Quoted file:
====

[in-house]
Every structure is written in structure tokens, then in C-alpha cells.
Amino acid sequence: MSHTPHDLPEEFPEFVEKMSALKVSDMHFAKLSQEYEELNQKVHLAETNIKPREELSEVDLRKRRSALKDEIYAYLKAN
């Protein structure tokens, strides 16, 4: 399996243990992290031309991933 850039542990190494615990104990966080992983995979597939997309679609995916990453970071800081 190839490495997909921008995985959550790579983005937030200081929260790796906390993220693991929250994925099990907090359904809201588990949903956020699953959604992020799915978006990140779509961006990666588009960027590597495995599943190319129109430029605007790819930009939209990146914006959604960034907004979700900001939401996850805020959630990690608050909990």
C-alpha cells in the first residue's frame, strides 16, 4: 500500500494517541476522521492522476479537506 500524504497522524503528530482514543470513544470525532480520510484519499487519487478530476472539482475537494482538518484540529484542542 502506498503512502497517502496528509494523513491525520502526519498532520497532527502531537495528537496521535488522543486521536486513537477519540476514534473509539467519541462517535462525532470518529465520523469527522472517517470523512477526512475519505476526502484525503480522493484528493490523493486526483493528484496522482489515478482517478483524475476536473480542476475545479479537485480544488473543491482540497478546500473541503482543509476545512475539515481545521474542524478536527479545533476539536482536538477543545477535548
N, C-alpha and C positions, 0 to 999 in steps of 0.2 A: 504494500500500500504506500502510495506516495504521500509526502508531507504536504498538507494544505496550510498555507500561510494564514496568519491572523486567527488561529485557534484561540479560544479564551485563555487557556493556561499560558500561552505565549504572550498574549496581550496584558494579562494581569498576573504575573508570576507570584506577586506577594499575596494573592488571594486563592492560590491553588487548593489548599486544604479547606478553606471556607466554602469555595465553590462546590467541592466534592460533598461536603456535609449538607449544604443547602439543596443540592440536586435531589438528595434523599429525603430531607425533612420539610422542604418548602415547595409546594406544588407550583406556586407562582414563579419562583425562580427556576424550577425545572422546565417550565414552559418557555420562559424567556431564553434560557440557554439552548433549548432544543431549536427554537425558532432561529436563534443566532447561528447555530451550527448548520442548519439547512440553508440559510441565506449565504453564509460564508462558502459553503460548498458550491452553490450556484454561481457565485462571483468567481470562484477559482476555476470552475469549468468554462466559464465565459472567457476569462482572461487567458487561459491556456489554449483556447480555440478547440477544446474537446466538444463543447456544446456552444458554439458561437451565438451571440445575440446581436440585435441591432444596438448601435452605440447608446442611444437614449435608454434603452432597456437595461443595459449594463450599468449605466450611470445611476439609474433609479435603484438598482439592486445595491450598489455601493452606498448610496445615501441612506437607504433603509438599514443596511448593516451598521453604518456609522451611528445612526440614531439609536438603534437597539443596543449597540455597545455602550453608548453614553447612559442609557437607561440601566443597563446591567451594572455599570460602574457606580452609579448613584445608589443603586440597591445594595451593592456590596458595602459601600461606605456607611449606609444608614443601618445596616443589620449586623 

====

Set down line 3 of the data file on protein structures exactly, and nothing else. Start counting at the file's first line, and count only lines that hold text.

Amino acid sequence: MSHTPHDLPEEFPEFVEKMSALKVSDMHFAKLSQEYEELNQKVHLAETNIKPREELSEVDLRKRRSALKDEIYAYLKAN